INTERVIEW: Brooke Siem and Leslie Feinberg of Prohibition Bakery

sure is right!

sure is right!

At the Dipsology event a little while back there was a table that was even more crowded than the cocktail stations. The goodies everyone was clamoring for came from Prohibition Bakery. This cute little shop cranks out unique ‘cupcakes for grown ups’. And they do it well. Last week I got a chance to sit down with co owners Leslie Siem and Brooke Feinberg to discuss the pros and cons of business ownership, cupcakes as a blank canvas and recreating the elusive flavor of a Black and Tan.

CS: Cupcakes are everywhere but yours really stand out. How did you end up going in this direction?

Brooke: Well we really tried to stay true to ourselves. We’re never gonna do a—
Leslie: Red velvet or blue frosting!
Brooke: Yea or even a boozy cupcake like a Mai Tai…
Leslie: We had a Mai Tai.

CS: or a Cosmo?

Brooke: When we started out I think cosmo was one of the first ones we did. As soon as we came up with a few other recipes we got a chance to see those weren’t really our style.
Leslie: We liked a speakeasy style.

CS: Do you have a bakery background?

L: Brooke is a trained chef but she’s more savory. I have no culinary training whatsoever. I was a bartender and home baker. I mean neither one of us really ever baked cupcakes. I baked more cookies, brownies, breads. Things like that. Cupcakes were never my first thought. But they made more sense for what we were trying to do. And NY loves cupcakes…
B: A plain cupcake is basically a flavorless thing. You can add whatever you want to it. Whereas a cookie—you have butter, texture, there’s sweetness. You can’t just make a plain cookie and add things to it. But with this…we can play more with flavors. Add here, take away there and still have the texure remain correct. It’s pretty forgiving in comparison.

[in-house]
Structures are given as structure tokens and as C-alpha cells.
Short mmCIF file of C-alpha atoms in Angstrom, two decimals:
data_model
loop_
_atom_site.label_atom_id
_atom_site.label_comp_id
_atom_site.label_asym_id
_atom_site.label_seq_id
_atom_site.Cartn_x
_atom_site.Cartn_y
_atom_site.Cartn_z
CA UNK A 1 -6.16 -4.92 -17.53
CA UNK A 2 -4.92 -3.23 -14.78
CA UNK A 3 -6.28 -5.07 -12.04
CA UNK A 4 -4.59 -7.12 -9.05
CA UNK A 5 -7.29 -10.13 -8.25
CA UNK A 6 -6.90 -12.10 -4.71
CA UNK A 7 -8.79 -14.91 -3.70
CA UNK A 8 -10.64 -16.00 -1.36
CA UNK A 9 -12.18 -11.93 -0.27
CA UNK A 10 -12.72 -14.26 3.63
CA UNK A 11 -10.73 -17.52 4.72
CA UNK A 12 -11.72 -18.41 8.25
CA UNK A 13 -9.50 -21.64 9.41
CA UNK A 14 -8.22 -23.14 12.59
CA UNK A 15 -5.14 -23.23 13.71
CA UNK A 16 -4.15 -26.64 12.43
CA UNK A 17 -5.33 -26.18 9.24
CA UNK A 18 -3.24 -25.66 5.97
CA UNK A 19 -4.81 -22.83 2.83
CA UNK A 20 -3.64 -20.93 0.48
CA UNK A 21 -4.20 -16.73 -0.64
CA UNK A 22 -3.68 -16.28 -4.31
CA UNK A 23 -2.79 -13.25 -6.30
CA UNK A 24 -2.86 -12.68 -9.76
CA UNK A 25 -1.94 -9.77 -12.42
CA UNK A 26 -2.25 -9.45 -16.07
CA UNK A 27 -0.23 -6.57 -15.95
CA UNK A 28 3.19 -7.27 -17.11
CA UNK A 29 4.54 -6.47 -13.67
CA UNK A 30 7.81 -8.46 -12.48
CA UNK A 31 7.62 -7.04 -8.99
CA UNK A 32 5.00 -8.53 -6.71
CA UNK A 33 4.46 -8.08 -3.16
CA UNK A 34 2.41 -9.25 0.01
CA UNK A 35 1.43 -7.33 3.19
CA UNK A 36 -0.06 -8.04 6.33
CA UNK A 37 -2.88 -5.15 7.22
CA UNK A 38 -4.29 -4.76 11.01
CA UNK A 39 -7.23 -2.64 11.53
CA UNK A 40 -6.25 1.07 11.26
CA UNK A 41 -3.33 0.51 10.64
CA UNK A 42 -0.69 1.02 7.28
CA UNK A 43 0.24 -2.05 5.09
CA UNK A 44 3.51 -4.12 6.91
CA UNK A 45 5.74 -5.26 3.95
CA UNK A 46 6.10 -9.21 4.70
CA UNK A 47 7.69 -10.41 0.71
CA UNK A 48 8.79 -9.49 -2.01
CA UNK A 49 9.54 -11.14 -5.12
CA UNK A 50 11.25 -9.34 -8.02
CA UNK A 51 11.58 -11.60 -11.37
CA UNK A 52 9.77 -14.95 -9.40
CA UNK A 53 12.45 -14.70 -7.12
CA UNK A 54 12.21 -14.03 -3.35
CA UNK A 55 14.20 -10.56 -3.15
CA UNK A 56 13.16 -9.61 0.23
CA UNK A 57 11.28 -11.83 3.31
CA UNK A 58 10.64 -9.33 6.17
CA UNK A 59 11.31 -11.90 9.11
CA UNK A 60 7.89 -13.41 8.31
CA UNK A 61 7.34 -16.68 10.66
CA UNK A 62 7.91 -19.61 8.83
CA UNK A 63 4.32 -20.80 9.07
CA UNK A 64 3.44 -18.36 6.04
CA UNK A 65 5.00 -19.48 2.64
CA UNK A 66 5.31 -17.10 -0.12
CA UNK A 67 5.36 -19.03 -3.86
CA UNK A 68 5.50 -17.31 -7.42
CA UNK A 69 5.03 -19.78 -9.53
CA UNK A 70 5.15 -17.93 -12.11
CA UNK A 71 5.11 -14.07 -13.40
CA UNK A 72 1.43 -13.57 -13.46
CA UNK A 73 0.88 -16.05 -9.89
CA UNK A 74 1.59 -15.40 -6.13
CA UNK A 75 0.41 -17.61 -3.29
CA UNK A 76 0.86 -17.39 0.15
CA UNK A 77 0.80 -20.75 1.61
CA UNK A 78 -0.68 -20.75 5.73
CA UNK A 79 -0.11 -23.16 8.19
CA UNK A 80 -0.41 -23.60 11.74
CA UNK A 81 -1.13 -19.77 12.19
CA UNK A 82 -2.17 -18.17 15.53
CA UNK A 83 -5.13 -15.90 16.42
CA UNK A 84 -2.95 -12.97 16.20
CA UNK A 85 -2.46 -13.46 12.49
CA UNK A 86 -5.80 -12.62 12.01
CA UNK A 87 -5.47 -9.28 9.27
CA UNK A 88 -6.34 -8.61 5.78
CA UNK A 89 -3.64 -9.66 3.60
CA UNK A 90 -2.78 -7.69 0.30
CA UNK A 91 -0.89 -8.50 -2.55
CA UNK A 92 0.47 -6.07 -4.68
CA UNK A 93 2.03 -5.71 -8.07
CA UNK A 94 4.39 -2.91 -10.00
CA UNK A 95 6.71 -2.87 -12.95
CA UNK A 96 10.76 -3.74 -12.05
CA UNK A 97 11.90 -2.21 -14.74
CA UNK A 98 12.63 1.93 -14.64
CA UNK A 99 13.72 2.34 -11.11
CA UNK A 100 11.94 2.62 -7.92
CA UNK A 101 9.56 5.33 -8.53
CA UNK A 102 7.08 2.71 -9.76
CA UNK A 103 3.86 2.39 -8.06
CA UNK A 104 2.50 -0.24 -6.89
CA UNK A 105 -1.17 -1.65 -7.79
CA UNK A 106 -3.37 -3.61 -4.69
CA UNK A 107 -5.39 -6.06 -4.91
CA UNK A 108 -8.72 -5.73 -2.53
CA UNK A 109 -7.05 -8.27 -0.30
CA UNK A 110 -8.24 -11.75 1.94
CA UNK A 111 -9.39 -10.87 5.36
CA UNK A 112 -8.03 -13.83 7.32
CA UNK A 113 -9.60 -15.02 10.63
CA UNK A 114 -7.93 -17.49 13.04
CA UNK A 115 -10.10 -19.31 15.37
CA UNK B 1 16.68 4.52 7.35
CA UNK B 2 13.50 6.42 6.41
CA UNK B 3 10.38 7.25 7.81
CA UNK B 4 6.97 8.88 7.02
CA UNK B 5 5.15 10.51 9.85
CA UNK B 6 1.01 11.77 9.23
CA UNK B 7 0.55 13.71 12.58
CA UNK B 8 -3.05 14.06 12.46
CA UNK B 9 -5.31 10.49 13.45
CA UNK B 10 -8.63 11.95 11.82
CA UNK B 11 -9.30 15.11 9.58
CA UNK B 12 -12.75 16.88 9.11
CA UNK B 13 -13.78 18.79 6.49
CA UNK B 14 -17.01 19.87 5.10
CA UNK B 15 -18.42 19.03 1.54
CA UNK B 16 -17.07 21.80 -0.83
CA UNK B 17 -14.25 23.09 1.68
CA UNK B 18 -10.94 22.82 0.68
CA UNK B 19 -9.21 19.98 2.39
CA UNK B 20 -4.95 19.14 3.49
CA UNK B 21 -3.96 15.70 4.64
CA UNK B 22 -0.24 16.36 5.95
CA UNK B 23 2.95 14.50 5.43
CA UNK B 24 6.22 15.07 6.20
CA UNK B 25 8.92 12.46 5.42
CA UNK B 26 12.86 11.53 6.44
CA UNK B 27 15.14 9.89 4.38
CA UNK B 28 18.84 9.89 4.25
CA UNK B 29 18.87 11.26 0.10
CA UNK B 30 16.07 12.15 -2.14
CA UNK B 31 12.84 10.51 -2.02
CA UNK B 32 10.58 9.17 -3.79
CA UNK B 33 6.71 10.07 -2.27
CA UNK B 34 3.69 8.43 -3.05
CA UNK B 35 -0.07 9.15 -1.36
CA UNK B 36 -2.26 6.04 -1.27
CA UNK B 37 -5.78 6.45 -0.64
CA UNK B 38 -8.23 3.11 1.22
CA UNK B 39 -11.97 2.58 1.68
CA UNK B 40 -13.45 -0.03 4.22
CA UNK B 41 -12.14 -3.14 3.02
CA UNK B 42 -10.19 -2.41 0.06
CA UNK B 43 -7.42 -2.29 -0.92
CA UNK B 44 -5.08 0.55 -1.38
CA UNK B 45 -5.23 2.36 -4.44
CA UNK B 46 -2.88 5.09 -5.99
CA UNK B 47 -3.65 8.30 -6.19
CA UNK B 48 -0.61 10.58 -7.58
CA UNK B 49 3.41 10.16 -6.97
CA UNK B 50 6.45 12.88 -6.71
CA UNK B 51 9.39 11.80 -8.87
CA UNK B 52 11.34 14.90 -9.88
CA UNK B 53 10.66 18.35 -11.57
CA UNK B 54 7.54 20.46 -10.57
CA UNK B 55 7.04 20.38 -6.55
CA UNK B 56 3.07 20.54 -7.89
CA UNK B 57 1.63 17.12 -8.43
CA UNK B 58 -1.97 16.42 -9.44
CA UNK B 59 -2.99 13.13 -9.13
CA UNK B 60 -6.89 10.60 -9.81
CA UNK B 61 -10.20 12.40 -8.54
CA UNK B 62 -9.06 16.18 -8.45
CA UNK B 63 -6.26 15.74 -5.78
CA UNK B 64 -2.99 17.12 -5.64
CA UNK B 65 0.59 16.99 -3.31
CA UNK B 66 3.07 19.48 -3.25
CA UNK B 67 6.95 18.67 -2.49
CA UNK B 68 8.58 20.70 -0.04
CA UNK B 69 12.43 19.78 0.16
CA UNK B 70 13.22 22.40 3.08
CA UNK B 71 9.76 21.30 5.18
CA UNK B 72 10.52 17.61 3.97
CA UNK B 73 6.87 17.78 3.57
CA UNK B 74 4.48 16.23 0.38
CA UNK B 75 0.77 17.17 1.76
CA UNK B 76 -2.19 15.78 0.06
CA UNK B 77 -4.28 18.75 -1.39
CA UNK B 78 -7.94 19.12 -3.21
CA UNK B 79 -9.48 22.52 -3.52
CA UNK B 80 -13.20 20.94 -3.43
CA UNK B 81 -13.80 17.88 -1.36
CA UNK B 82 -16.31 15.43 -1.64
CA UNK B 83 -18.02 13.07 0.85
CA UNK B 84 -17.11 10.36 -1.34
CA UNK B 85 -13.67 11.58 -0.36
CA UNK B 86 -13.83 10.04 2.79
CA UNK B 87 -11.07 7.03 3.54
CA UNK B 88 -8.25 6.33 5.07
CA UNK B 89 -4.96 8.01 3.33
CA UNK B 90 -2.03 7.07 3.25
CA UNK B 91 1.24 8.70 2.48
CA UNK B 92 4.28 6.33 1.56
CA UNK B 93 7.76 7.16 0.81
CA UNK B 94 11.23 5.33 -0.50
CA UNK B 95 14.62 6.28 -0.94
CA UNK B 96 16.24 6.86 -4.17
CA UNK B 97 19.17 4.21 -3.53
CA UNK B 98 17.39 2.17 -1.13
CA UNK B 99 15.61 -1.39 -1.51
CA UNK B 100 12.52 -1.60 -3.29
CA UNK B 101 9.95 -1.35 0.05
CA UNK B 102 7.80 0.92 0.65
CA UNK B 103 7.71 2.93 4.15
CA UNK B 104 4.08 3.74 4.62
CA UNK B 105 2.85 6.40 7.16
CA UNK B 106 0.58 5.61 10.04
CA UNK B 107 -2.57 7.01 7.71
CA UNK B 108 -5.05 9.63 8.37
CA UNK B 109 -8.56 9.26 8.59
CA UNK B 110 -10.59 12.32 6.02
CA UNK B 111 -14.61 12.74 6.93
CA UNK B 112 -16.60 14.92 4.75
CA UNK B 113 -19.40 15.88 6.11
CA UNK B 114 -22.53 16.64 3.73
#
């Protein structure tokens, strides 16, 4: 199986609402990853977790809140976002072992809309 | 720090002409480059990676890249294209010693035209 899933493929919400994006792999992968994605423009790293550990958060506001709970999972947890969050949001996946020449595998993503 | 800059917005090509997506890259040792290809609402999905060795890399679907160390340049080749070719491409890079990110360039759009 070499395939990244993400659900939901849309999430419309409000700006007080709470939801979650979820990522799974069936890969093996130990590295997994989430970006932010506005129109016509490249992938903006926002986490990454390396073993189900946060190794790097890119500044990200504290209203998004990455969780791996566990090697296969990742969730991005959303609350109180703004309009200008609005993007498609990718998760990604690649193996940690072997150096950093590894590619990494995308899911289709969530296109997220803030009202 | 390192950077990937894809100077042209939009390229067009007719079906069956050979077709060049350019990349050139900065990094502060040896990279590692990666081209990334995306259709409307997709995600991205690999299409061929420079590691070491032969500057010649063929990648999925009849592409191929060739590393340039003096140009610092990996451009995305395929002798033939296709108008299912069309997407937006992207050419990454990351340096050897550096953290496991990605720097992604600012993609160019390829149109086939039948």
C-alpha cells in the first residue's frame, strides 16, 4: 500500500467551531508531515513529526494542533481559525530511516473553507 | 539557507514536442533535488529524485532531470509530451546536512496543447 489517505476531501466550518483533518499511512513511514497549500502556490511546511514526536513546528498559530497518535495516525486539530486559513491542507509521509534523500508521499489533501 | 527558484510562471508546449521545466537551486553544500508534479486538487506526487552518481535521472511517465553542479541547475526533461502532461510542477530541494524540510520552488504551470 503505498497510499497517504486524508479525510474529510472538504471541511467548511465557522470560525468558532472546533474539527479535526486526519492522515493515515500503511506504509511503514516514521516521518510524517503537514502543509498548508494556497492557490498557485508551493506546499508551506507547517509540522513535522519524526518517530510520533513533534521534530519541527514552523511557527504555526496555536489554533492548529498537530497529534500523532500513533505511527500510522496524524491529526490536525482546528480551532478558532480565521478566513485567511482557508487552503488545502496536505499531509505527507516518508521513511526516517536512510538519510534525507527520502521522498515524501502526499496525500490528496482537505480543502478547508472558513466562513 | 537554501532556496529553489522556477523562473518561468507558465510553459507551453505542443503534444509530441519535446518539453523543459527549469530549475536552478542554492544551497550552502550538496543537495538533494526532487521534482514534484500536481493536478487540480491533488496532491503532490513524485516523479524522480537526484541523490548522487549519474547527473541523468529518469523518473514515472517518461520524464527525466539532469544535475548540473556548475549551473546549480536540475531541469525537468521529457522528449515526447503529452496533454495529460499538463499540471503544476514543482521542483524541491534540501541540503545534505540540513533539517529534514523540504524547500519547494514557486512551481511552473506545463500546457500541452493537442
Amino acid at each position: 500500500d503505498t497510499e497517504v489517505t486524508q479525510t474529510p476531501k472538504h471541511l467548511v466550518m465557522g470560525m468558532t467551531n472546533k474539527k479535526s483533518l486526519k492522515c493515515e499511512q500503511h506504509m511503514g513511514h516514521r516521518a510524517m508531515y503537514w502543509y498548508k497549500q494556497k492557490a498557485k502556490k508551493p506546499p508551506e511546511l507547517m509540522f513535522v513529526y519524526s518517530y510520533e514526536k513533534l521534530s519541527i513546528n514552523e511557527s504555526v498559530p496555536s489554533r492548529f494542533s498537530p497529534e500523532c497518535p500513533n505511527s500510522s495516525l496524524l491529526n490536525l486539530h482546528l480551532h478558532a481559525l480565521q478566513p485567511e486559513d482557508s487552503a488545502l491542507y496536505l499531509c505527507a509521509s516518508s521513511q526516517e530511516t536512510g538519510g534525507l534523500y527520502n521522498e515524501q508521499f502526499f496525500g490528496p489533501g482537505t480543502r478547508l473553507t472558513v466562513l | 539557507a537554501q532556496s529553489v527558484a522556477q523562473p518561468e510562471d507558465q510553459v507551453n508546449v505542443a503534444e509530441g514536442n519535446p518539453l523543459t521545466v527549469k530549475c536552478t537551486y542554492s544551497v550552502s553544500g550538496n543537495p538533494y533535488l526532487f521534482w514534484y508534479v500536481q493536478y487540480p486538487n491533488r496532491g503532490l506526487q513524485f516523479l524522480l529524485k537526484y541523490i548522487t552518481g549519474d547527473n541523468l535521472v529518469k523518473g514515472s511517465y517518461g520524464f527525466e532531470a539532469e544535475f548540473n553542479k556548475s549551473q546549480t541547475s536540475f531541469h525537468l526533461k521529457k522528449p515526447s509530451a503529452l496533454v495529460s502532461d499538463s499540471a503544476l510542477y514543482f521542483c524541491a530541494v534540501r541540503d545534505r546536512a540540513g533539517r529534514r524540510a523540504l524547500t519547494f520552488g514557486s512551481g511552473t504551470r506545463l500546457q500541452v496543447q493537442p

CS: Tell me about these flavors. They sound pretty amazing.

L: We rotate them everyday and have about 16 different ones in total. Pretzels and Beer we have almost everyday. Car Bomb and White Russian also usually have. But we try to mix it up for our sake to keep it interesting.

CS: Any ones that did not work? I’m sure people must suggest things to you all the time.

L: The one we get the most is Rum and Coke. We get a lot of suggestions. A LOT. That one just really wasn’t—
B: It was NOT GOOD.
L:It’s not really our agenda. There’s not enough to play with. The two ingredient drinks are the hardest to get right because there’s just not that much wiggle room.
B: We had a Black and one…
L: Oh My GOD! We had a Black and Tan for a while that we both thought was just the coolest thing!
B: The first one was so fantstic and we have no idea how we did it. Even now I wish we still had it. But we’ll play with it again.

cup cakes

CS: Ooh! What about a Dark and Stormy?

L: We’re actually releasing that one for spring. March 20th will be the start of the spring menu so there will be Dark and Stormy, Negroni and Sangria.

CS: Brooke, you have a chef background. Any savory cupcakes down the line?

B: We’ve never done a straight savory cupcake like jalapeno and chicken or anything like that. But we work with savory flavors on a daily basis. The Hot Buttered Rum has cheese in it that adds a savory earthiness and we use a lot of salty brown butter. We use a lot of ingredients in their raw states that on their own you can’t really eat. But if they’re incorporated correctly it takes on a new life.

CS: Was the Lower East Side an intentional location pick for your shop?

L: Well we kind of stumbled into this area. And we liked the idea of being downstairs tucked away almost like a real speakeasy. We also liked the idea of being in a bar district because it fits in with the concept so much. But neither of us said “it MUST be the Lower East Side” and honestly I think we both assumed we wouldn’t be able to afford anything down here. Luckily the first place we found was this one.


CS: You both seem really passionate and give the impression that you really enjoy what you are doing. Down side?

L: It’s just the two of us. So at this point we do everything. Everything.
B: Yes and when you are the size we are now there really is no semblance of your own life. If one of us takes 4-5 days to visit family the other is working 12-14 hour days and it’s really tiring at times. I can’t wait until we get someone we can trust enough to help out because we want want to do other things too. Have some sort of social life.
L: You’re never really off. You’re always working on something, trying to make connections, thinking. You’re always working period.
B: But at least it’s not for someone else. It’s our own thing. It’s our own baby. I used to hope the train would get stuck every morning because I hated what I was doing. But now I don’t do that.
L: Oh that’s good! (laughs)

You can keep up with all things cupcakes from Prohibition Bakery by following them on Twitter @ProhibitionBake. Or stop by 9 Clinton Street in Manhattan to get in on the new spring menu! Maybe you’ll luck out and get to try the limited edition flavor Scotch and Cigar.